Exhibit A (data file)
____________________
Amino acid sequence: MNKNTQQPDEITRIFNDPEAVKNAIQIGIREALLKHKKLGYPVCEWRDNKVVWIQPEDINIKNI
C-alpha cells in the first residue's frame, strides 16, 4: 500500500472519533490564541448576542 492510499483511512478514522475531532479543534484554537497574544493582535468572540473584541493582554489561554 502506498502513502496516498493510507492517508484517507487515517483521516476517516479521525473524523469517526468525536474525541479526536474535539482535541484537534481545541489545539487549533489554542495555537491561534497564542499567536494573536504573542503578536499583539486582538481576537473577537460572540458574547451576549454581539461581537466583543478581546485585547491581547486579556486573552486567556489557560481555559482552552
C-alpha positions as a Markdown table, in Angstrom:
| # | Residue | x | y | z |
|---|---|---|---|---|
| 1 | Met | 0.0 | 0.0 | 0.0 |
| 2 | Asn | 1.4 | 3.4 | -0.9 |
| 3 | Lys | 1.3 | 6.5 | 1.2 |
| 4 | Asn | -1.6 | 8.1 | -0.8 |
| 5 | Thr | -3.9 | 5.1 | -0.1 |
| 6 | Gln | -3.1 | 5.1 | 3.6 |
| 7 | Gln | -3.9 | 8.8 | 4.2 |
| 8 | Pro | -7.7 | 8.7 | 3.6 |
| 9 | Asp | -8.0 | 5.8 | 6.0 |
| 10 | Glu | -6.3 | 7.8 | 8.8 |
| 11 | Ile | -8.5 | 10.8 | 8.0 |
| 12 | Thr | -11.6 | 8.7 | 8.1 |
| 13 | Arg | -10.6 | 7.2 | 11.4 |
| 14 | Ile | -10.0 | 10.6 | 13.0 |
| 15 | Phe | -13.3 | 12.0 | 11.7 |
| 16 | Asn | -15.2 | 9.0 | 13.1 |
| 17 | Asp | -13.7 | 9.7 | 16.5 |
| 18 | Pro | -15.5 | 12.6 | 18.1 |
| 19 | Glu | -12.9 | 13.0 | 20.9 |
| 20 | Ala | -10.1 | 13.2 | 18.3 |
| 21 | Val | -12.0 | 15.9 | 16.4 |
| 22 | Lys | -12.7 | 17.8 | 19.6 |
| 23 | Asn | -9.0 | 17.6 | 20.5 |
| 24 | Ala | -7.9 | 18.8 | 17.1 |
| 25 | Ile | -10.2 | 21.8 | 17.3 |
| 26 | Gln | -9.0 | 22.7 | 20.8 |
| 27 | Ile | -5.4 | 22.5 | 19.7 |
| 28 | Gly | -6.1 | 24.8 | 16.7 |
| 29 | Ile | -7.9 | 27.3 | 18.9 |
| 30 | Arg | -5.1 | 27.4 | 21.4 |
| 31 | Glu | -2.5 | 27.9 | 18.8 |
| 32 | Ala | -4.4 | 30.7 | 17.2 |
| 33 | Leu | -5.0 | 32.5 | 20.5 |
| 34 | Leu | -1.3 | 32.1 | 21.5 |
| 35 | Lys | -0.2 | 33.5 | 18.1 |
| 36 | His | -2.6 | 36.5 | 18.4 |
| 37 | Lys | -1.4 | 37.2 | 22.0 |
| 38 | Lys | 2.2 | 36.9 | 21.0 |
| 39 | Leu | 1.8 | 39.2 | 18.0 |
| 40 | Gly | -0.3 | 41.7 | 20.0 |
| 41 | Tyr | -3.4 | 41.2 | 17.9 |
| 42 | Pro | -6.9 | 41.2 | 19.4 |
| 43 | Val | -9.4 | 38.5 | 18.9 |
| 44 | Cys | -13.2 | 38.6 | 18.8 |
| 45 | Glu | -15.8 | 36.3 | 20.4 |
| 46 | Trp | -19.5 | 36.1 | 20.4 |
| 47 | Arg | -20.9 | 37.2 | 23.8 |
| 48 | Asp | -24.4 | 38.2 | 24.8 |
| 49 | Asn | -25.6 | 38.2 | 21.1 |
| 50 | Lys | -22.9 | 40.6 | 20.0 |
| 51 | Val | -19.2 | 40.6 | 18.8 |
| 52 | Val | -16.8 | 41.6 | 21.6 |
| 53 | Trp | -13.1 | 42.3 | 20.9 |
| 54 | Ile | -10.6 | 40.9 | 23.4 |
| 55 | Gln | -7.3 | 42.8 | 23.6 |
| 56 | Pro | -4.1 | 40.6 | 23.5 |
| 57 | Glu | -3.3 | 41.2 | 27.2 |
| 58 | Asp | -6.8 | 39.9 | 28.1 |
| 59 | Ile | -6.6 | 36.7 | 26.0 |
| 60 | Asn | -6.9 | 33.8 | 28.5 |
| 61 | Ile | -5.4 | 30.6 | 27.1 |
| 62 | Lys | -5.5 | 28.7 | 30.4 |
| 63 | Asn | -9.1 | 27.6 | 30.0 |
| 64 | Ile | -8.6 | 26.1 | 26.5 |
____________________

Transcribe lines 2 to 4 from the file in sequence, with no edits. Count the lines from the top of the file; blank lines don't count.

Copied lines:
C-alpha cells in the first residue's frame, strides 16, 4: 500500500472519533490564541448576542 492510499483511512478514522475531532479543534484554537497574544493582535468572540473584541493582554489561554 502506498502513502496516498493510507492517508484517507487515517483521516476517516479521525473524523469517526468525536474525541479526536474535539482535541484537534481545541489545539487549533489554542495555537491561534497564542499567536494573536504573542503578536499583539486582538481576537473577537460572540458574547451576549454581539461581537466583543478581546485585547491581547486579556486573552486567556489557560481555559482552552
C-alpha positions as a Markdown table, in Angstrom:
| # | Residue | x | y | z |